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Taft Today

Taft Today

AP Classes are Thinking of Your Future

Courtesy of reporter.

Taft offers a lot of AP courses from AP Gov, Art, Spanish, Psychology and more. AP courses are college freshman level courses, and they often help give more weight to a person’s GPA more than regular or even honor level classes would. 

After taking an AP class you start AP testing (typically in the month of May). If you score high on an AP test, such as a 5, you can even gain college credit. But that gain comes with a lot of stress, so are they worth it?

Individuals and Societies teacher Abigail Cozariuc not only teaches AP Government, but also took eight AP classes throughout her sophomore and senior years of high school. She recalled feeling anxious and overwhelmed at first, but was also excited for the challenge. 

As a teacher she often sees students come in with a mindset of taking AP classes for college, but tend to miss the bigger picture of the skills gained such as studying habits, time management, and effort building. 

She stated,  “Success in an AP class doesn’t necessarily mean getting an A, or a 4 or 5 on the AP test. It’s about growth, even if you get a C or D, you increase your skills just through taking the class.”

When I asked if AP classes were for everyone, she replied with, “AP classes can be for everyone, AP is not about natural intelligence, it’s about effort and what you are willing to put into the work.”

Personally, as an AP and IB student, I think it definitely depends on if the student wants to receive a higher level of education. Since I want to go to college,  Taking AP classes can provide college credits, which can save me money in the long run. 

I also like how I find myself becoming more independent through taking AP classes, while increasing my skills in  managing my workload (in all my classes). I currently take AP Gov and an IB English class and I’m planning on taking different AP and IB classes for my senior year.

Magaly Macias-Suarez, junior, is taking AP Gov and AP Spanish. She reported her experience by stating, “AP classes are worth it because you get to experience a college level course and you walk away with amazing knowledge about the course and yourself.”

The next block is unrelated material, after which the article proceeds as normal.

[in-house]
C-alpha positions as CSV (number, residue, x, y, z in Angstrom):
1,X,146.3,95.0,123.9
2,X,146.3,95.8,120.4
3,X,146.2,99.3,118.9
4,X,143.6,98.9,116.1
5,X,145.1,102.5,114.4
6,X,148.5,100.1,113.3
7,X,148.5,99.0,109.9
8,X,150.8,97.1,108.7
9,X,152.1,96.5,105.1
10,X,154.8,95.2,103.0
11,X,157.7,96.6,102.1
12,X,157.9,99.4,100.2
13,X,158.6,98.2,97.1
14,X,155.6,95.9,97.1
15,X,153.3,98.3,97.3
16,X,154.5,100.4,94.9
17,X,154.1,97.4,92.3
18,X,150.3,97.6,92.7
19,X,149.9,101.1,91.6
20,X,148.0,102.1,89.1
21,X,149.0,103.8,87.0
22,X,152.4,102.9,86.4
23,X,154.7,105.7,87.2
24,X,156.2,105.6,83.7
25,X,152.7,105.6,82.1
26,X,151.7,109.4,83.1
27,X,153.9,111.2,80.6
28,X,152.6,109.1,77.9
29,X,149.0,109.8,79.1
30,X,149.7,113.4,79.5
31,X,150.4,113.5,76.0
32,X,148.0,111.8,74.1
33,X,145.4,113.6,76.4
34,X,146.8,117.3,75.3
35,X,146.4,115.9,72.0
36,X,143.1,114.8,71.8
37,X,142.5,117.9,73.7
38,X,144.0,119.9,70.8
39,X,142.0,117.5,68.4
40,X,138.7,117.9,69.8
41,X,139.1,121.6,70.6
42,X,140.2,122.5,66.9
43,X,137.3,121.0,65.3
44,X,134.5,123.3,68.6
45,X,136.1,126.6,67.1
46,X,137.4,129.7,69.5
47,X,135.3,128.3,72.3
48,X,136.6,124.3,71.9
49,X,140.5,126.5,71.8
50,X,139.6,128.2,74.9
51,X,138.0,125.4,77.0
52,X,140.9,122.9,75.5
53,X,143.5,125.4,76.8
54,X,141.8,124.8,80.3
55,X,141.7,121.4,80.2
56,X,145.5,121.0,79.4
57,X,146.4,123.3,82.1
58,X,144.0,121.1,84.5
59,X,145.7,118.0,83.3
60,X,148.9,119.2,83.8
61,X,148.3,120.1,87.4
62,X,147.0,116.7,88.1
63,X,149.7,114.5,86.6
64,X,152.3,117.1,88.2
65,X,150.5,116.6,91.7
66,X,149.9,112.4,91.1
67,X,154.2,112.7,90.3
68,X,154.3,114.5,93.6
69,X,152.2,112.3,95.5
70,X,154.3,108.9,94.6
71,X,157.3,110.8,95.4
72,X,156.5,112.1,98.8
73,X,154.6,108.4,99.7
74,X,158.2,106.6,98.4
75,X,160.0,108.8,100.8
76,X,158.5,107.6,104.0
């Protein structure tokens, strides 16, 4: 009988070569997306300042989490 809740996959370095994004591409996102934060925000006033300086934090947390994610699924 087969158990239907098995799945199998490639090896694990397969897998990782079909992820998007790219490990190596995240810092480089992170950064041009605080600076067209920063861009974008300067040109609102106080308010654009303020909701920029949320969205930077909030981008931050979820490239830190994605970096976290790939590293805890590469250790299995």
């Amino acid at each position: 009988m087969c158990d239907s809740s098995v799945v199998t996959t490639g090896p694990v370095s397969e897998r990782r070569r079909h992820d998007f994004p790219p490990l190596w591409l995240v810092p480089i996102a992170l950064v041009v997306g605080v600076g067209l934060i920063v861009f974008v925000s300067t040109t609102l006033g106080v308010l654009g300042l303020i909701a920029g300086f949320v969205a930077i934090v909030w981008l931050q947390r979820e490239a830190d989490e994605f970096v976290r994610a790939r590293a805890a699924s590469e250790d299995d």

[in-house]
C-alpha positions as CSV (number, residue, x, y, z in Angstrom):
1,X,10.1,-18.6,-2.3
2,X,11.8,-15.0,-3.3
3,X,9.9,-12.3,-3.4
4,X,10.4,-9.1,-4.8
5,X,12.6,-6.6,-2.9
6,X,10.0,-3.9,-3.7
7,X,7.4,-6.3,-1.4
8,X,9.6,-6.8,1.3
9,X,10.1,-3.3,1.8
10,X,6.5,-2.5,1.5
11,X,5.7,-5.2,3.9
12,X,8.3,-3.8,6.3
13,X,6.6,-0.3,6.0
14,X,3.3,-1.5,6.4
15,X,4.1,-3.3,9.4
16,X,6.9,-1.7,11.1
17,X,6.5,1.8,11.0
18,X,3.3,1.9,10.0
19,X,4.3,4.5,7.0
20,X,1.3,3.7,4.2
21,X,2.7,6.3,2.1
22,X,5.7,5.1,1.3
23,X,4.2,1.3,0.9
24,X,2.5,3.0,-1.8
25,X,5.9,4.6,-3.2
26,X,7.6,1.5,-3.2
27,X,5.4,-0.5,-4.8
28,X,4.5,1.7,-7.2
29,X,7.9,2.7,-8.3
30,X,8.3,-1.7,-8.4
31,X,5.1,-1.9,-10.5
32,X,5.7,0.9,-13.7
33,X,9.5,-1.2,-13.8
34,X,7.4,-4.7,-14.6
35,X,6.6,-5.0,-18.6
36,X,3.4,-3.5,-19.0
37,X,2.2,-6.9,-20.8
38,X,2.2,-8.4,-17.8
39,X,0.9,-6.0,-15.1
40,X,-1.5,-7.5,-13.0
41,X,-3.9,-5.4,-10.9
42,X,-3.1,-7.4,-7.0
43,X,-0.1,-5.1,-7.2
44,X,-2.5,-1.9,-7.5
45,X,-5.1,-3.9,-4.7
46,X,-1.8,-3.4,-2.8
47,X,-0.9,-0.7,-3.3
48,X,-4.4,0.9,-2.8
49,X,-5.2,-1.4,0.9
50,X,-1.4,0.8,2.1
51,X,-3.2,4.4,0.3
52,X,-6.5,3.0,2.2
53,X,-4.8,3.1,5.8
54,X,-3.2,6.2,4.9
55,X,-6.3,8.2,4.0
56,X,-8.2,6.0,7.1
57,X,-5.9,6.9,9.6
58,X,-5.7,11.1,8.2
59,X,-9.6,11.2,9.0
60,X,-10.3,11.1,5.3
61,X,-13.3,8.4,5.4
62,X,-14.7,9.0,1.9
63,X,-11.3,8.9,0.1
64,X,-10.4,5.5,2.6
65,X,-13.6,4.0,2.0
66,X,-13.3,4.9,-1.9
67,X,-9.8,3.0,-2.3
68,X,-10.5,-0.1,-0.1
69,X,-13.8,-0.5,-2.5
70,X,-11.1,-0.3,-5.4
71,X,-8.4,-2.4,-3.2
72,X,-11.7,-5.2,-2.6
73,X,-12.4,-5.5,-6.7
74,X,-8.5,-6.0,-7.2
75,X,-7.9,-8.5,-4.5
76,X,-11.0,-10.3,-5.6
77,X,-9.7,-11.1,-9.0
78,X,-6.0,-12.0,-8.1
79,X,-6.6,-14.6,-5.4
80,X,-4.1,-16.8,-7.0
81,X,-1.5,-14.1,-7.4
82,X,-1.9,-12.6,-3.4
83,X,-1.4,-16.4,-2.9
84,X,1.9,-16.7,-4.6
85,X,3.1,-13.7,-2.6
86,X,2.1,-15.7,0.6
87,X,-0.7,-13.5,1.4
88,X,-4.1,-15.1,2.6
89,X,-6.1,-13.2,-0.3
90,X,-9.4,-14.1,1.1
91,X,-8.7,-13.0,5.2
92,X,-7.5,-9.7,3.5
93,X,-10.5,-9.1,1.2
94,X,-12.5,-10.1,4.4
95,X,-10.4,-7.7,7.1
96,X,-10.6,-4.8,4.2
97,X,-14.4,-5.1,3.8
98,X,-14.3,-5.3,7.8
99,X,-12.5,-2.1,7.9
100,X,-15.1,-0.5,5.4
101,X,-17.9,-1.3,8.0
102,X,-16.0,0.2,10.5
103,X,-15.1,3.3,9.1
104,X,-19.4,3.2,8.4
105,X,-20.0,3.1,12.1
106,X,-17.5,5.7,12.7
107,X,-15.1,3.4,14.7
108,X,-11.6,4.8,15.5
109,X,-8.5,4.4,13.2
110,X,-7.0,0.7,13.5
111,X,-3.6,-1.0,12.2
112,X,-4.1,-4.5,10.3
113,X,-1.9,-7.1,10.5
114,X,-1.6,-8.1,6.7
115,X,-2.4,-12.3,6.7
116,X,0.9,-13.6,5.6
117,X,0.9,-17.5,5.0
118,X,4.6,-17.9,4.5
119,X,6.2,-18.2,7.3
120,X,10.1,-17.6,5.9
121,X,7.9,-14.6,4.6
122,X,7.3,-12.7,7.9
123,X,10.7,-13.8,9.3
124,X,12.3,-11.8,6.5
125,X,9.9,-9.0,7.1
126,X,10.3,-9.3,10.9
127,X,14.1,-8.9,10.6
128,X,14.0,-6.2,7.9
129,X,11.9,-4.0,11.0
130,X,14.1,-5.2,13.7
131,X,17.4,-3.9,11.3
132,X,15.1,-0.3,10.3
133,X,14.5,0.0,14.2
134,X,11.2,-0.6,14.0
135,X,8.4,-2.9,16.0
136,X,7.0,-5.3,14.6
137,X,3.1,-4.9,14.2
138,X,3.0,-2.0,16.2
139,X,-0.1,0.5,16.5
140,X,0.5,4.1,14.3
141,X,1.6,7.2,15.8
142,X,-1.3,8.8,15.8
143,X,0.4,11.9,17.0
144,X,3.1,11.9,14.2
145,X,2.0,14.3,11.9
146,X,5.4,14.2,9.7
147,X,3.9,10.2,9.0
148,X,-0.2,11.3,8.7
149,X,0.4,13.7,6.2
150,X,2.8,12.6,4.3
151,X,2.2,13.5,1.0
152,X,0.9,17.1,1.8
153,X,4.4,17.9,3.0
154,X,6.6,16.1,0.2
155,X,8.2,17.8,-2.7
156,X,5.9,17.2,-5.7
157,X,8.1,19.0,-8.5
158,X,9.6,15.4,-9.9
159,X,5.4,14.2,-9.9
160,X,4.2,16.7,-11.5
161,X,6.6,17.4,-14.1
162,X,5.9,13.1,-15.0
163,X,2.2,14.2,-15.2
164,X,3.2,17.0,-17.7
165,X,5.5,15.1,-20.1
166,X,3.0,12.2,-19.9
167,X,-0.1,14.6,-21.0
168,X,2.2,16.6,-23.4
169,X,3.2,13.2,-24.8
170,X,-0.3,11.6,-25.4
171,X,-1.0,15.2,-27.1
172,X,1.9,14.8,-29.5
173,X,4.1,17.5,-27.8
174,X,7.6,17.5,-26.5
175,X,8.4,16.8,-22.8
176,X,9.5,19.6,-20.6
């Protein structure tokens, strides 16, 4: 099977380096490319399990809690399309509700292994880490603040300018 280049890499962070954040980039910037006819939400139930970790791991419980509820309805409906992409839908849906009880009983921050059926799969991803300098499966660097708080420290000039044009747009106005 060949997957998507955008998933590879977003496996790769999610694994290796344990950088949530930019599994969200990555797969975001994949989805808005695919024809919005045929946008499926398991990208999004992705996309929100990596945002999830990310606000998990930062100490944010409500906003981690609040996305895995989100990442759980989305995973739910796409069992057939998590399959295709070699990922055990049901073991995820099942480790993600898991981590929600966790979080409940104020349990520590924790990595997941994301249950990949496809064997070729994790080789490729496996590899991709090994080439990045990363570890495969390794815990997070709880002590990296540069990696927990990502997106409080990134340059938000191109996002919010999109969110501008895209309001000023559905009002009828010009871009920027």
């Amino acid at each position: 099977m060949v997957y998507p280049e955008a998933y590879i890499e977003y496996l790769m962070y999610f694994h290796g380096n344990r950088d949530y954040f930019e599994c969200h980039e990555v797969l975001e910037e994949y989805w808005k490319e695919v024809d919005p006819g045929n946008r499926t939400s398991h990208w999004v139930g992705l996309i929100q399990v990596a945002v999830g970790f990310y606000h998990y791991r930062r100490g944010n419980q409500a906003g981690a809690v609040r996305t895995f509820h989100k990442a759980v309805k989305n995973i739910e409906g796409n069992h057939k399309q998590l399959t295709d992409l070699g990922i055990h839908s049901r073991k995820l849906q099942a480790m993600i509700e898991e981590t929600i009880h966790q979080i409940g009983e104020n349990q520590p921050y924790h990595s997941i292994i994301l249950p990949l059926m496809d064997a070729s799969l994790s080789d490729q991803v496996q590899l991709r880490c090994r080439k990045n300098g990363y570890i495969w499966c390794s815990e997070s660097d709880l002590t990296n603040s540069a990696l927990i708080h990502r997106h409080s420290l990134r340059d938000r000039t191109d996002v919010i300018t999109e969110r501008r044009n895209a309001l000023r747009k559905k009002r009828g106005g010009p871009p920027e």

She went on to include an example with her AP Gov class by stating, “As an individual this course will test my critical thinking skills and help build a better understanding on how the US government works, I will also build better essay writing skills as this class requires me to write a lot.”

Last but not least, I interviewed Camie Laporte, a Student Counselor at Taft who manages schedules, empathizes with students, and discusses AP classes which can have an impact on your future. When asked what colleges think about students who take higher level classes, she stated, “ Colleges very much care about the rigor of the classes a student takes!” 

She continued, “Taft counselors send a school profile along with other supporting documents to every school to which a Taft student applies. The very first question that is asked of school counselors on the Common App School Report is ‘Is this student an IB Diploma student?’ Which to me indicates they care very much.”

Additionally, she said, “ If a college or university sees a student getting straight A’s, or all A’s and B’s in standard leveled classes at a large public high school like Taft where they had the opportunity to choose from 62 different college leveled classes but they just chose to coast by getting A’s at a standard level, that is going to be a red flag to those colleges.”

Overall, even though AP classes are very challenging it is recommended that students should branch out in their education. Whether that be jumping from regular classes to honors or honors classes to AP/IB level classes. It’s important to take these risks and AP classes can really help mentally prepare you for college and life experiences in general.

Of course, only you can make that decision for yourself. If you think AP classes are in your best interest, then definitely look into the ones offered at Taft and see if you can find one that relates to your own personal interests. I definitely recommend it, and see it as worthwhile.

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About the Contributor
Cassie Nowik
Cassie Nowik, Reporter